The Money Doctor in the Andes is an account of the technical assistance missions to five Andean republics—Colombia, Ecuador, Chile, Bolivia, and Peru—undertaken by Princeton University economist Edwin Walter Kemmerer during the 1920s. Drake demonstrates that in each case the Kemmerer mission recommended an identical series of monetary, fiscal, and banking reforms, adding occasional recommendations on everything from administrative reorganization to penal code reform as local circumstances seemed to warrant. In each case, too, local legislatures adopted all the main Kemmerer proposals virtually without debate or modifications.
Drake links the Kemmerer missions to vital developments in the political economic history of the Andean republics in the interwar period. He analyzes the domestic interest groups and political forces whose convergent strategies gave the Kemmerer missions their remarkable record in achieving local success for the reforms proposed. Second, Drake situates the Kemmerer missions at the center of a process of political modernization that created new institutions and policy agencies in each of the five countries; the missions thereby contributed to the expansion of the central government as an agent of development in ways that later differed sharply from Kemmerer's orthodox policies. Finally, The Money Doctor in the Andes regards developments in the Andean countries in the context of the region's developing economic ties to the United States. Expectations that Kemmerer's plans would simultaneously attract foreign capital and control inflation drew support from sectors as diverse as trade unions and landowners. When the Depression deepened, Kemmerer's policies proved counterproductive and the fragile consensus that had installed them fell apart, but the political and administrative reforms endured—with far-reaching consequences.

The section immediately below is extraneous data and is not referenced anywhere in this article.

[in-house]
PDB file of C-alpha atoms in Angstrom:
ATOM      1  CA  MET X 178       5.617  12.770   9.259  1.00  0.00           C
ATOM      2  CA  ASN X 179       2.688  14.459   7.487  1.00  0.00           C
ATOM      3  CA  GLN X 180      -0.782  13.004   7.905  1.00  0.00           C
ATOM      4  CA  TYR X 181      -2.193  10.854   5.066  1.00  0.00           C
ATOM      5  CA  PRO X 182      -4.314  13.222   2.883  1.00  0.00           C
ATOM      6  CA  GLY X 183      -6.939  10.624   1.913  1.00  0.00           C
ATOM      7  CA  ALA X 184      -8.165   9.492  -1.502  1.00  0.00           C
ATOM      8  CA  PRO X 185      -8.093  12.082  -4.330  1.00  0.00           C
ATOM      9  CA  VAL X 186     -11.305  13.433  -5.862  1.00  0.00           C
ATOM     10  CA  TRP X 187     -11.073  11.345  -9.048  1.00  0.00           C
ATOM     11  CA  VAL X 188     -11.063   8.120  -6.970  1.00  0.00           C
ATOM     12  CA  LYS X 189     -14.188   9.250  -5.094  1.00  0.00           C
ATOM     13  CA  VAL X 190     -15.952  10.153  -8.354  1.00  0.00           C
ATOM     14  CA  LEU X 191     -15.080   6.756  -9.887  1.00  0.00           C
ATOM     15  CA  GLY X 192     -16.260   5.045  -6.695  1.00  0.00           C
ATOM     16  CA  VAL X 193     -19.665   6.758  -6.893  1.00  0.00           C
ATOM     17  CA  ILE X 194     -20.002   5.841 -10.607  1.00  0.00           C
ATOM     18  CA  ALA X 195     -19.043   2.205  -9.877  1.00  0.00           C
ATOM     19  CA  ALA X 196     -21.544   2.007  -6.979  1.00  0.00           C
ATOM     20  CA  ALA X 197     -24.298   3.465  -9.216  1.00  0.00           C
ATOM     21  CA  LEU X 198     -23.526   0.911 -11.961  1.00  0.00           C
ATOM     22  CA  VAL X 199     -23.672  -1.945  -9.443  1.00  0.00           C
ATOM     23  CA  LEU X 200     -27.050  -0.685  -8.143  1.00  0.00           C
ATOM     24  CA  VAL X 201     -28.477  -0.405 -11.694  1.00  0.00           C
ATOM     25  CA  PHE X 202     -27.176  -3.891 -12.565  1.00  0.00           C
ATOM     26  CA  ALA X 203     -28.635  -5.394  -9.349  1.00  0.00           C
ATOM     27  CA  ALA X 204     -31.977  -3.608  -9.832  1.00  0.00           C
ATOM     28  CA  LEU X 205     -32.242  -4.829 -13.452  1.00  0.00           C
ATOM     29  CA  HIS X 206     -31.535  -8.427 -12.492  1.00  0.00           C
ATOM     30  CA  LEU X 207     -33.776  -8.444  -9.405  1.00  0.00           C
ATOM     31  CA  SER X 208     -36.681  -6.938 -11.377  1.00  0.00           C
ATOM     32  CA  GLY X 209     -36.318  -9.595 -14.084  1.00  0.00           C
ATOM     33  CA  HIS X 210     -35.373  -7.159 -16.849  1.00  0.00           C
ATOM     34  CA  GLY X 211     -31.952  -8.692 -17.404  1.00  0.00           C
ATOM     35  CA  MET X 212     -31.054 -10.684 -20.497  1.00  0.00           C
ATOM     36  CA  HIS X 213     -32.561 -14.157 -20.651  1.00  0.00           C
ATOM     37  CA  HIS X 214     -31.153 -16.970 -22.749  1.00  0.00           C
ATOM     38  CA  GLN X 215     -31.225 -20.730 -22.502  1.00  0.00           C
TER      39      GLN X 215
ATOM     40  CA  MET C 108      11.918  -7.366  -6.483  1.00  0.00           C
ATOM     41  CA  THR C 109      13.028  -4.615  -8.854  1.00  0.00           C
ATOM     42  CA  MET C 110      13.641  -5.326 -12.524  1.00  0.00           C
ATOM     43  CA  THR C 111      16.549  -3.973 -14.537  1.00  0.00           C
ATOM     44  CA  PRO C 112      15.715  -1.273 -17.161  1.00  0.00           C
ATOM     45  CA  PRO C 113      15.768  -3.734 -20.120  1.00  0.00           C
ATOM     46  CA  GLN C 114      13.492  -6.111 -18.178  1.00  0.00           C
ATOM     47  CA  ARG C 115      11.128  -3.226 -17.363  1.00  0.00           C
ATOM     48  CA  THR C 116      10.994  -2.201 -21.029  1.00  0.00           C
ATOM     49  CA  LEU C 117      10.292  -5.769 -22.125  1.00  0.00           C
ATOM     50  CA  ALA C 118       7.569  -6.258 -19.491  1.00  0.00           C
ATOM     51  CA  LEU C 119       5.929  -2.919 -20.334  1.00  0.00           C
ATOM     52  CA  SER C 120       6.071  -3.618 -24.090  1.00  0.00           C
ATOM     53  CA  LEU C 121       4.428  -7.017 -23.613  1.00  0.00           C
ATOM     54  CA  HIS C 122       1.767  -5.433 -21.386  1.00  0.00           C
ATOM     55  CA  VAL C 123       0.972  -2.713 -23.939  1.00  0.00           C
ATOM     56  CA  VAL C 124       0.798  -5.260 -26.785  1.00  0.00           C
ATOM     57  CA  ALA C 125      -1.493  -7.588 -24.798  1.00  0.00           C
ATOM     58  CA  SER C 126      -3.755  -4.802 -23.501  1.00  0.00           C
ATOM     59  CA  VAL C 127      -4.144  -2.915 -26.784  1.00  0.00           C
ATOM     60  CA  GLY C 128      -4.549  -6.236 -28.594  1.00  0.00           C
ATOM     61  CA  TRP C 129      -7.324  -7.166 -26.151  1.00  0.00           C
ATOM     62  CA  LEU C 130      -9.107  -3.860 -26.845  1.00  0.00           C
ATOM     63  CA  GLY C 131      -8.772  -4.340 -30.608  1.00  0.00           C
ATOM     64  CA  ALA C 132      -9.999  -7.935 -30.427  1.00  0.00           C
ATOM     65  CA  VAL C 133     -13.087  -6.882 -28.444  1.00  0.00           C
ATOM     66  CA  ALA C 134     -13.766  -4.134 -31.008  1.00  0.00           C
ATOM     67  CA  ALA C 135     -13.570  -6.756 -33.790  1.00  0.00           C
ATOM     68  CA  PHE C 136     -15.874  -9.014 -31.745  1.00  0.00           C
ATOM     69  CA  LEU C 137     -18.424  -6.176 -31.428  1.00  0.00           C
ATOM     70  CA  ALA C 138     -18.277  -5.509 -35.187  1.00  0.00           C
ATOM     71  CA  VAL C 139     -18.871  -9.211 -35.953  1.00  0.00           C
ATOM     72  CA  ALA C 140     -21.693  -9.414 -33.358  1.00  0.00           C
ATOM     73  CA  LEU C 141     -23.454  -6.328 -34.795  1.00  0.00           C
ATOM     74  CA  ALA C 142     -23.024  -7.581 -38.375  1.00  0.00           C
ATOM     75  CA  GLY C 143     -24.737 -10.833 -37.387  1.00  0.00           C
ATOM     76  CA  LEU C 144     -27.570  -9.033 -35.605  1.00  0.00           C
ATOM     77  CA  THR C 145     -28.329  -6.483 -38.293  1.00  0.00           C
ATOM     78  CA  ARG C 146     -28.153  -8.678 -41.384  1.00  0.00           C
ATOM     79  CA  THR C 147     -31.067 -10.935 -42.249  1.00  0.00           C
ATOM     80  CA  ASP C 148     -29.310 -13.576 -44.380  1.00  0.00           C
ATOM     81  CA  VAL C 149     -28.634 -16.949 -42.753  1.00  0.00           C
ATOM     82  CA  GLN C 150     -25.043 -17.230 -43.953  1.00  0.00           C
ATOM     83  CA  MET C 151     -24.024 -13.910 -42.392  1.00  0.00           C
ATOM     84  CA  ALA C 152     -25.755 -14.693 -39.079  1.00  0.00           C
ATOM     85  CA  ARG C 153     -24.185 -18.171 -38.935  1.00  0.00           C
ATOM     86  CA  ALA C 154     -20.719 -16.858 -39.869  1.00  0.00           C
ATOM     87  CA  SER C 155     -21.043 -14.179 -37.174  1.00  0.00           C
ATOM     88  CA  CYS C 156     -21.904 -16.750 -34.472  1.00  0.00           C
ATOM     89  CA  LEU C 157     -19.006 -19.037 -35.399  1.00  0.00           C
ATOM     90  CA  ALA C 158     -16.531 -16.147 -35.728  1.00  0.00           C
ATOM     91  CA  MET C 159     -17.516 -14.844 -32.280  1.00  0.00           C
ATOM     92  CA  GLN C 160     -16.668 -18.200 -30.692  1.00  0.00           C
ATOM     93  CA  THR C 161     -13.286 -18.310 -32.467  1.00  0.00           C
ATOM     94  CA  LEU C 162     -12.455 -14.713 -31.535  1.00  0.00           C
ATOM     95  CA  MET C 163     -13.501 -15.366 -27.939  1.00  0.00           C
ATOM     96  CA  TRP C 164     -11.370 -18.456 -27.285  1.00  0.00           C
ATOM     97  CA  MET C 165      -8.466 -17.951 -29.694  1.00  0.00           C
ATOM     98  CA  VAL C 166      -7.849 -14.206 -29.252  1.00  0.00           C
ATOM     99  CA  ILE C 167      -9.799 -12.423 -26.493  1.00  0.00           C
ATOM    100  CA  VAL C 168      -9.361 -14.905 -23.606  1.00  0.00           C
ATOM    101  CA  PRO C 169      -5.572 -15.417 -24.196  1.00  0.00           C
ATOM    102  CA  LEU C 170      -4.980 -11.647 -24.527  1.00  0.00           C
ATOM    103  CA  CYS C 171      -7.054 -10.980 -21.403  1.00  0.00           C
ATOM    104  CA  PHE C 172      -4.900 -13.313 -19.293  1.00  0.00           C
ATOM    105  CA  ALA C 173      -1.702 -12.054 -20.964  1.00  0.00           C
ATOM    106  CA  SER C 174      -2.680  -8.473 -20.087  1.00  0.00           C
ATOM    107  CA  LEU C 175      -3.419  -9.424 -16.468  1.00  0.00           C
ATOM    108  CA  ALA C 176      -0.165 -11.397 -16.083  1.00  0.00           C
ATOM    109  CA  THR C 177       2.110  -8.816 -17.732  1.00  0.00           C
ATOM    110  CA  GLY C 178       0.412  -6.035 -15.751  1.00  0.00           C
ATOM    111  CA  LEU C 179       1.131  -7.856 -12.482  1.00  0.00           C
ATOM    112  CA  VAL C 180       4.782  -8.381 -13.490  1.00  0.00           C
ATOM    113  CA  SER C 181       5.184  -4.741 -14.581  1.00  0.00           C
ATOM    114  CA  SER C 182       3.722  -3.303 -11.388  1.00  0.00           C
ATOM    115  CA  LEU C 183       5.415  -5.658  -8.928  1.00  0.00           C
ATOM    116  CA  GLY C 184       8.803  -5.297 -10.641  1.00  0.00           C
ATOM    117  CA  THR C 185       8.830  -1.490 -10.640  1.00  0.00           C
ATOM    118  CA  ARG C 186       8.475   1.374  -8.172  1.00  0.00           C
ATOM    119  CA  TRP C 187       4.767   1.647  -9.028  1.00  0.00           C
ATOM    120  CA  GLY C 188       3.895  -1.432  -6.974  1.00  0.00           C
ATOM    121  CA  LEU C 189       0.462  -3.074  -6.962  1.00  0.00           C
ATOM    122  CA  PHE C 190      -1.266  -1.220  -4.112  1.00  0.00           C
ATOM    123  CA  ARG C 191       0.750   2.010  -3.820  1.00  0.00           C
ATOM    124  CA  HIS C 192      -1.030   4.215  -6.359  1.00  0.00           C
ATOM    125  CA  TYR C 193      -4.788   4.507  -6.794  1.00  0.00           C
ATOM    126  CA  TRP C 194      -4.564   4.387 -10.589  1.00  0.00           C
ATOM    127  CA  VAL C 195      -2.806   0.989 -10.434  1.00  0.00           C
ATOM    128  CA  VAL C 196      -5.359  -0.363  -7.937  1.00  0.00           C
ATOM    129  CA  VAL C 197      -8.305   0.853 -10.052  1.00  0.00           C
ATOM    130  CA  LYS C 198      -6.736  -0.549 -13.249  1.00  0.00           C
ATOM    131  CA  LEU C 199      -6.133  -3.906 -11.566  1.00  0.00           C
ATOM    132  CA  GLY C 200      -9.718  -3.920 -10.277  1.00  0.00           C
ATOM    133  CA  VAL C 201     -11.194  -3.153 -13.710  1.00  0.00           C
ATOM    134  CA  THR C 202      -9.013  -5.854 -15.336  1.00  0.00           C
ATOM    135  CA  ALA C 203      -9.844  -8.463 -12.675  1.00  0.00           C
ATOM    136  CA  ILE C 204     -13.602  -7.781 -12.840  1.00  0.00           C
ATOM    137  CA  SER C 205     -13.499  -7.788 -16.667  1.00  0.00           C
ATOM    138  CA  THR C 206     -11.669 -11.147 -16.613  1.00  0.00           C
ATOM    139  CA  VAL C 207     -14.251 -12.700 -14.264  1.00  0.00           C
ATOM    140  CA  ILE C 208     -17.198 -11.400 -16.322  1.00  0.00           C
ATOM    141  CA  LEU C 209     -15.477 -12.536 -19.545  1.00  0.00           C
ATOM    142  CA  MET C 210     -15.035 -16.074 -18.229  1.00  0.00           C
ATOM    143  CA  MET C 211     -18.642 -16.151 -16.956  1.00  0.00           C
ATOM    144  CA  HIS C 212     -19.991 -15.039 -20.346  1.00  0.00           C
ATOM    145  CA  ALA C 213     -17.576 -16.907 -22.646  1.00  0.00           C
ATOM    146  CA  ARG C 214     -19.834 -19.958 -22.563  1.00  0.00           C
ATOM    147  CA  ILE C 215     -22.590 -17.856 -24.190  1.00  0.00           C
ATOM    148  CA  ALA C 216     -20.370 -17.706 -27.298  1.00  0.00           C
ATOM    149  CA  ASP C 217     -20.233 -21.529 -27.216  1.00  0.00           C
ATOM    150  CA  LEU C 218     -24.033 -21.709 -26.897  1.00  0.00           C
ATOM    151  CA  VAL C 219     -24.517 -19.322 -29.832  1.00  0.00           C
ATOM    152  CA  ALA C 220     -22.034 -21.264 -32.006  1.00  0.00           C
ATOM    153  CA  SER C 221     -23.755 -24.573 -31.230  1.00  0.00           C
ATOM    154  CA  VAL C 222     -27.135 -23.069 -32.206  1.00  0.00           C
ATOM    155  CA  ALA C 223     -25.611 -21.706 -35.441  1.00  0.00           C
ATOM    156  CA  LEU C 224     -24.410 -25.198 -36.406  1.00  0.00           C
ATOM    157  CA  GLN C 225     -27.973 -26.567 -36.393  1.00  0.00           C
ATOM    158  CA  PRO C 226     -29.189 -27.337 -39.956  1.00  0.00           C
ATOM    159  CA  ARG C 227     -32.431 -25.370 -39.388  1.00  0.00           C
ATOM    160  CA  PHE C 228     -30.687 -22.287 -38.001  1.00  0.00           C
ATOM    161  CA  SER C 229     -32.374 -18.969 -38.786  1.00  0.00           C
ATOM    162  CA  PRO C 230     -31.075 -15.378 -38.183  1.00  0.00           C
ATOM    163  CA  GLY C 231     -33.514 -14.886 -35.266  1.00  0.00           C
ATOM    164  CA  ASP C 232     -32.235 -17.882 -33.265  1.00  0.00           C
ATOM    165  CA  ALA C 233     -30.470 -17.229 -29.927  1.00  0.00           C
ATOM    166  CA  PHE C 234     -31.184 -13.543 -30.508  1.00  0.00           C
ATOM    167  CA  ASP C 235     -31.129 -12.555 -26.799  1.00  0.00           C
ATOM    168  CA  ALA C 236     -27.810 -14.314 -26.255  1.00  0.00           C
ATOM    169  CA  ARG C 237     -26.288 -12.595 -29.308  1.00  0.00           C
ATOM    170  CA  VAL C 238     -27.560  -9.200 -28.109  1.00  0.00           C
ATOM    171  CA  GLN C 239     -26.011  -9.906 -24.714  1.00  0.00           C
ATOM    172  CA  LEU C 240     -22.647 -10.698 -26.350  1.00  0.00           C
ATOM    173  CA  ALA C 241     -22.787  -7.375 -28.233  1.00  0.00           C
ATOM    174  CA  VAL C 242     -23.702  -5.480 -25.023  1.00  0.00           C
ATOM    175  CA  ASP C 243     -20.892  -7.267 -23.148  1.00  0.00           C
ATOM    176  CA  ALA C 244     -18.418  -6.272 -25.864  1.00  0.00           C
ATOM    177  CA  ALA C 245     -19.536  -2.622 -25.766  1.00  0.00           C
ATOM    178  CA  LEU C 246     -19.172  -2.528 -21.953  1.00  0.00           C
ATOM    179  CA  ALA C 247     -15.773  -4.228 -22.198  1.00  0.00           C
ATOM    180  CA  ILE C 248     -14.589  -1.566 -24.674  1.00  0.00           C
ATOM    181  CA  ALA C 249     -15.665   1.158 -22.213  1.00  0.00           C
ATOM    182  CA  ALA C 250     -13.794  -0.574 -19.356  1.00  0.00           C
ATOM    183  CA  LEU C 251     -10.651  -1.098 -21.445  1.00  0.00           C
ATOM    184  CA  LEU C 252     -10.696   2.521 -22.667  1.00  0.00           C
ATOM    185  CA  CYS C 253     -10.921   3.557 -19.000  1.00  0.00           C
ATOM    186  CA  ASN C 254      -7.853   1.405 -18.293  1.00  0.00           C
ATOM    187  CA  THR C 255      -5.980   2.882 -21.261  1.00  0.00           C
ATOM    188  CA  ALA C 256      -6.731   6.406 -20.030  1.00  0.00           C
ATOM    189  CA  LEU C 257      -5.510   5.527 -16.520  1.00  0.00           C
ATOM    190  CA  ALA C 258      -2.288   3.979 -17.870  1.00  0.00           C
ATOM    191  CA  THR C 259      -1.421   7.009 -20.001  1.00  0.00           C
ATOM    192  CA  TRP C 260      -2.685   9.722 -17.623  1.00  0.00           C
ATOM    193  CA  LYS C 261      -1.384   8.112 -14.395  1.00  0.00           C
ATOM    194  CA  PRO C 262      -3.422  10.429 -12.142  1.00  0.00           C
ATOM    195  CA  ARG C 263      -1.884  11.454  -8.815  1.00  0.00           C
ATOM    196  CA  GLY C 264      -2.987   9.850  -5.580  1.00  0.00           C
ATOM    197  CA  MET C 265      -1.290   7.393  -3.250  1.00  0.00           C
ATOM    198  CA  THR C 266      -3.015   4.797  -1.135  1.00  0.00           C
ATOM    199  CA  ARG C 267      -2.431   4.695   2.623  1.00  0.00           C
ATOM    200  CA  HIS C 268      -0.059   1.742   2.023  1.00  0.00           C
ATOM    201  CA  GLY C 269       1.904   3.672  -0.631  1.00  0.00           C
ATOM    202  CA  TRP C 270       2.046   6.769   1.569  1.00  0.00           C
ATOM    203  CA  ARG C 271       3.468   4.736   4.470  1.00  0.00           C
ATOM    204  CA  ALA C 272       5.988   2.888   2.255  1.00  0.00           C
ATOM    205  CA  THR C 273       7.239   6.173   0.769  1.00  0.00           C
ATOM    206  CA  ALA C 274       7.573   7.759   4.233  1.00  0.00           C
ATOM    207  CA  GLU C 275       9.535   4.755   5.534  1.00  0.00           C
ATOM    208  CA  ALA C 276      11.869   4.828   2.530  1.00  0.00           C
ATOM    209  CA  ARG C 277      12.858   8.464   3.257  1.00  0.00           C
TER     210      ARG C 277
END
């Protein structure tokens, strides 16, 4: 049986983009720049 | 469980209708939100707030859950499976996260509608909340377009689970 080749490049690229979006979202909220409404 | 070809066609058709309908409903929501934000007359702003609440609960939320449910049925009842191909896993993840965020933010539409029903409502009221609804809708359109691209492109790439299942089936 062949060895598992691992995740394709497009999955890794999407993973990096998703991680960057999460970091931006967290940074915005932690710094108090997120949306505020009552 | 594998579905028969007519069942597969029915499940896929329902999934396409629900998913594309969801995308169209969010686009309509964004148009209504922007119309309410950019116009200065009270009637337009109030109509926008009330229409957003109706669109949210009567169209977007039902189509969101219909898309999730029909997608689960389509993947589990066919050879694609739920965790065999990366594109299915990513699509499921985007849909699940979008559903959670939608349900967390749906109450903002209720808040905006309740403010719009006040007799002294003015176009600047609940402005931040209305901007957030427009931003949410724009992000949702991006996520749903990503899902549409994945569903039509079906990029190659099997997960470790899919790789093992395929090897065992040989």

Told from the point of view of a young boy, this account shows how a family “faced the 1930s head on and lived to tell the story.” It is the story of growing up in southern Illinois, specifically the Marion, area during the Great Depression. But when it was first published in 1972 the book proved to be more than one writer’s memories of depression-era southern Illinois.
“People started writing me from all over the country,” Hastings notes. “And all said much the same: ‘You were writing about my family, as much as your own. That’s how I remember the 1930s, too.’”
As he proves time and again in this book, Hastings is a natural storyteller who can touch upon the detail that makes the tale both poignant and universal. He brings to life a period that marked every man, woman, and child who lived through it even as that national experience fades into the past.